In addition to wellness programs available to staff, faculty and students outside of class, some instructors are incorporating wellness into their curricula. Yi-Ting Chang bakes wellness directly into the WMNST 100 course she’s teaching by focusing on methodologies of care. This goes beyond personal care and considers all of the factors that affect a person’s wellness, all the way up to societal structures such as racism and compulsory heterosexuality, Chang said. It also means not ignoring the “unwell realities” such as exhaustion, depression and anxiety.  

“I think it’s important for my students and I to be honest about what kind of current circumstances we live in and be honest about the uncertainty, the draining, the exhaustion and the structural inequality that all feeds into that,” Chang said. 

Chang is a doctoral candidate in English and women’s, gender and sexuality studies at Penn State. She credited previous mentors in helping her think about methodologies of care, particularlyJon Thompson and Allen Stein, of North Carolina State University; and Tina Chen, professor of English and Asian American Studies at Penn State; and Mariana Ortega, associate professor of philosophy and women’s, gender and sexuality studies at Penn State. 

Her WMNST 100 course is nontraditional; there are no midterms or final exams. The final project will see students create a feminist care package at the end of the semester that is to include something of their own creation, a note card to explain a concept or term they learned from the course, a symbolic item, and a letter to the recipient of the care package explaining all of the objects they included.  

Chang said she also strives to give people the opportunity to express themselves in different ways and using their different senses. Much of university education focuses heavily on reading, and this can work against some students whose best mode of learning isn’t through textual analysis. A major part of the course, Chang said, focuses on ableism and disability. 

Resources for all students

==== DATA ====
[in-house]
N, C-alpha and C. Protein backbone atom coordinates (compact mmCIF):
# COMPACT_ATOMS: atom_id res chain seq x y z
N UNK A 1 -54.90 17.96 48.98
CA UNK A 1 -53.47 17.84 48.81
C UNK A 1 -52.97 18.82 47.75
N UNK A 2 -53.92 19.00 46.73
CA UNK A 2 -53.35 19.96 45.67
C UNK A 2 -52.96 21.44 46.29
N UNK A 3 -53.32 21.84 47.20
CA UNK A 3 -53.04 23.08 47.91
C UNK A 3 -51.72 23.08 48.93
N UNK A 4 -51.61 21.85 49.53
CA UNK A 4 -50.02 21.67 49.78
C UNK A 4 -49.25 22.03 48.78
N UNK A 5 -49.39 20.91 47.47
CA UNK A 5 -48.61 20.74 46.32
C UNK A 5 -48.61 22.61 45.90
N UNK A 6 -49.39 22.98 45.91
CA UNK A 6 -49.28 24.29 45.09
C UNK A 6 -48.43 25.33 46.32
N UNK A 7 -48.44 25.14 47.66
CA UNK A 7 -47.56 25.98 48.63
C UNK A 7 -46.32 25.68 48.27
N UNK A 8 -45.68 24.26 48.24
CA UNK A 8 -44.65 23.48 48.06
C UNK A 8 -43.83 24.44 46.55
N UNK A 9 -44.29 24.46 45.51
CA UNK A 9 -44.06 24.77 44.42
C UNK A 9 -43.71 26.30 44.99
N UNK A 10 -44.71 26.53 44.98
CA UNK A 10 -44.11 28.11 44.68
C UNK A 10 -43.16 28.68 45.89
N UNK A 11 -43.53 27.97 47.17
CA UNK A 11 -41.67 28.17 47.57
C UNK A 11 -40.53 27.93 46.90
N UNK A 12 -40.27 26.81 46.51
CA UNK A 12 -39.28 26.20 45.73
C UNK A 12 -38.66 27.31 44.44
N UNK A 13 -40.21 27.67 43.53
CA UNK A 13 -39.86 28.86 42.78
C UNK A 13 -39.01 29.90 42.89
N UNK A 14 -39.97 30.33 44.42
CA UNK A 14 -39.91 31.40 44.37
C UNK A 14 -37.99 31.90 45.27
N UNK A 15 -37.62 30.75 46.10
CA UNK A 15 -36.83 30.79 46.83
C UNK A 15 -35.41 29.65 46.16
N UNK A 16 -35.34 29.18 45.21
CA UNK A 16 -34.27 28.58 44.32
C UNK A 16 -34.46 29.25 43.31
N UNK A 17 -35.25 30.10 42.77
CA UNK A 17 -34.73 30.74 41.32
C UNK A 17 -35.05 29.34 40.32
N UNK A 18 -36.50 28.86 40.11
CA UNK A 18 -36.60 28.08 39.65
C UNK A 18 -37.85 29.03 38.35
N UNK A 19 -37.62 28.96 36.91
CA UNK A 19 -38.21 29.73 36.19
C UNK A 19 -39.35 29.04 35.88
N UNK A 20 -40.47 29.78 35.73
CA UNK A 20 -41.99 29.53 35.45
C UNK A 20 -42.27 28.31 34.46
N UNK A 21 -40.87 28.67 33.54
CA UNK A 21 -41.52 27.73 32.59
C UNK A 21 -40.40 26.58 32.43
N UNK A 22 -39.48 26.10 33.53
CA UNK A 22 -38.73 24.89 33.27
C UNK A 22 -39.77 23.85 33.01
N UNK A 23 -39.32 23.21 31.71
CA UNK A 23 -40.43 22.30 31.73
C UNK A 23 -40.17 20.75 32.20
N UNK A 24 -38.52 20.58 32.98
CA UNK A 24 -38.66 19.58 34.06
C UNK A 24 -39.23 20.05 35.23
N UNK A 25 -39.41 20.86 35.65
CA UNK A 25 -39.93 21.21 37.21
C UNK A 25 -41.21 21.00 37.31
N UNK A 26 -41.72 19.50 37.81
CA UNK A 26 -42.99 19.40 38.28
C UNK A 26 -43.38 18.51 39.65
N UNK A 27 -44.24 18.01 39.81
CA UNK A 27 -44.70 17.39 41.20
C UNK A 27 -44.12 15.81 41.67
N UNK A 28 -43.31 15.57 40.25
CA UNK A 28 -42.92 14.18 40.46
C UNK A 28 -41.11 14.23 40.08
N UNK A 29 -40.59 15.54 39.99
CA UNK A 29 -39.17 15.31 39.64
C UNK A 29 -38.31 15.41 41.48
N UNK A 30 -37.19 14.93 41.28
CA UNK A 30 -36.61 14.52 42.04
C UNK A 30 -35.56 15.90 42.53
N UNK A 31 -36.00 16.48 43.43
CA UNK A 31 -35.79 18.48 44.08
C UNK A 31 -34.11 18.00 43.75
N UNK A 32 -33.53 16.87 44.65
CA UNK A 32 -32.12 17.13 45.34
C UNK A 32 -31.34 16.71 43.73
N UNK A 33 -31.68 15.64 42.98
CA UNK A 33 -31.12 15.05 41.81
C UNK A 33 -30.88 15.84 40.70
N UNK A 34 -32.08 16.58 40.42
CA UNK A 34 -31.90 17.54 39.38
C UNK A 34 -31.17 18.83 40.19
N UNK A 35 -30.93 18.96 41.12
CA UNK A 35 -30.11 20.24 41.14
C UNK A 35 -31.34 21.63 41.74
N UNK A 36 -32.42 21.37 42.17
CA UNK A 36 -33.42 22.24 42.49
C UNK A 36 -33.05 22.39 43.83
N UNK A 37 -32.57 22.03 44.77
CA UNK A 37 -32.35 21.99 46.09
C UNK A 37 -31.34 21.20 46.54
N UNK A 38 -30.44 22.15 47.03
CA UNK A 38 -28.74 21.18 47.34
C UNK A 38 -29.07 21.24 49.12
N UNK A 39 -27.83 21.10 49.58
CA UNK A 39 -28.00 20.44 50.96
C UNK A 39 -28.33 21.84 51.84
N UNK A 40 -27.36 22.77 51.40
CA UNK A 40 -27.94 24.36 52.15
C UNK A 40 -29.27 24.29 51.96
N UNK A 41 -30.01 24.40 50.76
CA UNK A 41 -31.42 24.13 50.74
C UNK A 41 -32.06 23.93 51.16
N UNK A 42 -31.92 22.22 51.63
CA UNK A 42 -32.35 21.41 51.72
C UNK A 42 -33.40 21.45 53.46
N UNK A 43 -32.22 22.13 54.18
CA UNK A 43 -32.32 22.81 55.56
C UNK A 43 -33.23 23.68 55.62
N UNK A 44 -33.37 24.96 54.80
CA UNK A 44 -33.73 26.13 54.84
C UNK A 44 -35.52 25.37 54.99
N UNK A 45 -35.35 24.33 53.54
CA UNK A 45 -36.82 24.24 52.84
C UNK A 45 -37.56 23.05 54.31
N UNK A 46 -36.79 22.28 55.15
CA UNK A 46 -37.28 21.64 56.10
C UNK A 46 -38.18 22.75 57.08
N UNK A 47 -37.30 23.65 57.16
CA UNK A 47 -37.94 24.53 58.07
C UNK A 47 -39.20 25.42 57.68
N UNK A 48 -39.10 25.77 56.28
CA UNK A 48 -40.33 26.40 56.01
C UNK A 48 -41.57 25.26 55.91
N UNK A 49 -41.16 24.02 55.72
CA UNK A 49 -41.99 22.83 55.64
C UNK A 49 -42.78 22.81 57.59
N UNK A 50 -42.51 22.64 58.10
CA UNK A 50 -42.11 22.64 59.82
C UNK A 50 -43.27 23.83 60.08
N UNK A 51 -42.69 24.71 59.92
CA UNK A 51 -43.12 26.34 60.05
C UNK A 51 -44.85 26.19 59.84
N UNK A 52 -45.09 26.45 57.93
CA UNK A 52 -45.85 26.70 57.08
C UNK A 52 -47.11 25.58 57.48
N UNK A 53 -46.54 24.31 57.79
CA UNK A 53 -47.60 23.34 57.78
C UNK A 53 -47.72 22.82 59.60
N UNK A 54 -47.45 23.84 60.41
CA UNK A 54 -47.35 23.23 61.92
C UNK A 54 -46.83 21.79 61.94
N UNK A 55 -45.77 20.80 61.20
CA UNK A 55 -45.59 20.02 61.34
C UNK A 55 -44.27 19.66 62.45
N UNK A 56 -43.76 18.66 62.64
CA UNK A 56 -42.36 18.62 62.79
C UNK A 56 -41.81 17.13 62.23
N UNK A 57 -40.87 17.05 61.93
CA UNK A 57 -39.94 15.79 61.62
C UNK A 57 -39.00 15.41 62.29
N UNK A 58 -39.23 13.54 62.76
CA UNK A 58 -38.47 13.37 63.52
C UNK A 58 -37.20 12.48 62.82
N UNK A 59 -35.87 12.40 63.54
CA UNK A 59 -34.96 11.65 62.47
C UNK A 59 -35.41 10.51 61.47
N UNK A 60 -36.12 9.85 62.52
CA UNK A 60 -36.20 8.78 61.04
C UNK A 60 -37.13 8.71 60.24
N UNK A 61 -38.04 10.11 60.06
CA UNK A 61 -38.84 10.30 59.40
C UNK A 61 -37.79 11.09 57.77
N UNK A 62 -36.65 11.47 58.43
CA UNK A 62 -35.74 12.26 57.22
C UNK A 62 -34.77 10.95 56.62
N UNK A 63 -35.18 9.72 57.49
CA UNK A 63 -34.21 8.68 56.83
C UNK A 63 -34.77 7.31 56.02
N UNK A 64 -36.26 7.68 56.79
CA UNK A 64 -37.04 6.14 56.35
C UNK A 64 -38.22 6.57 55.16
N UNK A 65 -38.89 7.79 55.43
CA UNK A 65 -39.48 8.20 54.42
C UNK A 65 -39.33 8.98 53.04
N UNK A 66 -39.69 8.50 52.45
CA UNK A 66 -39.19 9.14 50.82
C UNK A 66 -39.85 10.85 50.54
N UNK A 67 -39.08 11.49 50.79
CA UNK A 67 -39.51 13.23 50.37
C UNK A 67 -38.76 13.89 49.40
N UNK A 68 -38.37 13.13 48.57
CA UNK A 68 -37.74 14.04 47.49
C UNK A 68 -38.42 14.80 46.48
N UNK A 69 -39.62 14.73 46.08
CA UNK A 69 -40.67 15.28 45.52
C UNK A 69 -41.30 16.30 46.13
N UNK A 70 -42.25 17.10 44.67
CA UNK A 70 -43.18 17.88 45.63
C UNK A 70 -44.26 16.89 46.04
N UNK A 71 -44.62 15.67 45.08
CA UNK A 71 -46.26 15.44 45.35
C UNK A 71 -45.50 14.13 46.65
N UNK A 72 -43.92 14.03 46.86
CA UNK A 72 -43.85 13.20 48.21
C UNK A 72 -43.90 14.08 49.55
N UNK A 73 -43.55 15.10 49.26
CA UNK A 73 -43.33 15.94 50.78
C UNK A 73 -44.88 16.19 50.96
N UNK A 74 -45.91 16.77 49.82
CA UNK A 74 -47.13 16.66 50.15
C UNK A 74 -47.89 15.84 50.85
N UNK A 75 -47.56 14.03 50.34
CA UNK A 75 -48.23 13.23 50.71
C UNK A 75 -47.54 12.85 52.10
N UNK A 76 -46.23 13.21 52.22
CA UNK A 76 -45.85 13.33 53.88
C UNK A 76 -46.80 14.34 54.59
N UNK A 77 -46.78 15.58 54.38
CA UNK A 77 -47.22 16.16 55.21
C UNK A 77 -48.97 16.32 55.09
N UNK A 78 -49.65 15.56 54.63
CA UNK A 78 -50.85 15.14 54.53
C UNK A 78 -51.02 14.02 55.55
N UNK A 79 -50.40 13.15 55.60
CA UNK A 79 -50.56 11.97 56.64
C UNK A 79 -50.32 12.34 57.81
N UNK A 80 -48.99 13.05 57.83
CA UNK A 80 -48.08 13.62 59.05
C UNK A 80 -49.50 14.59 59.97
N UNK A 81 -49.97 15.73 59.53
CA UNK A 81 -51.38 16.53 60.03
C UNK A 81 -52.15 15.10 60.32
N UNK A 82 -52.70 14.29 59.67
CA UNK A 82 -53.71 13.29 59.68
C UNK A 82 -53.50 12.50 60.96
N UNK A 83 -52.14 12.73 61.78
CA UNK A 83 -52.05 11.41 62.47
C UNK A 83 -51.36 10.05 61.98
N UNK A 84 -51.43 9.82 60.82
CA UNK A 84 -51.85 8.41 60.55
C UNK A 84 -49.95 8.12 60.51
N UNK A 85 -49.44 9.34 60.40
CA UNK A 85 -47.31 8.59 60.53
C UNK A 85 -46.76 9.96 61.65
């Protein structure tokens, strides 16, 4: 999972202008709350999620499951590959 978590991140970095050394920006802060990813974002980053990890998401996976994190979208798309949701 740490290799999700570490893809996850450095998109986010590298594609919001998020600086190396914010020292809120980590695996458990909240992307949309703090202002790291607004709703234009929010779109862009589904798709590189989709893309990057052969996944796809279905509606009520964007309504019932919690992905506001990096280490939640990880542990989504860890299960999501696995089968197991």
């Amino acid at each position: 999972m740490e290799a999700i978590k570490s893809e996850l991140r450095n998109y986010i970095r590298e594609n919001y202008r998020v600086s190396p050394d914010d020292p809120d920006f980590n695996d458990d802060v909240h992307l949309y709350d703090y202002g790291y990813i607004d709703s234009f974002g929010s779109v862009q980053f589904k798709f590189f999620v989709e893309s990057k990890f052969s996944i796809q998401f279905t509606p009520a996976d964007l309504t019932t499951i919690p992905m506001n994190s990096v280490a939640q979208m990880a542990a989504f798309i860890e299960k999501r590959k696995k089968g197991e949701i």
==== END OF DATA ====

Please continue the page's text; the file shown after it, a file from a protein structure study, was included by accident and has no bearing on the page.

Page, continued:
Penn State Student Affairs offers a wealth of services and resources to support students’ physical and mental health, spiritual wellness and social connection. 

Health Promotion and Wellness offers wellness appointments with peer educators, covering topics such as relationships and sexual health, nutrition and healthy eating, physical activity, sleep and stress. Scheduling can be done through myUHS. Health Promotion and Wellness also has wellness events scheduled throughout the rest of the fall 2021 semester, including yoga and meditation, mindful Monday pause, well-being Wednesdays and more. 

With exercise being an important part of wellness and stress management, Campus Recreation offers fitness classes, gym equipment, intramural sports and other opportunities. 

Students seeking spiritual wellness can contact the Penn State Center for Spiritual and Ethical Development. Housed in the Pasquerilla Spiritual Center, the center is a safe, inclusive environment and promotes an appreciation and respect for religious and spiritual diversity. Find religious and spiritual programming and contact information for local houses of worship. 

Counseling and Psychological Services offers Life Hack Kits, which are step-by-step wellness packages designed to help students “navigate and demystify some of the more perplexing parts of being human.” CAPS also has a virtual library of self-help resources.  

Collegiate Recovery Community provides support for students going through recovery. This community provides seminars and self-help materials. Participants of the Collegiate Recovery Community also can apply to live in ROAR (Residence on Addiction Recovery) House.  

Students are encouraged to check the Student Affairs Events calendar for upcoming events.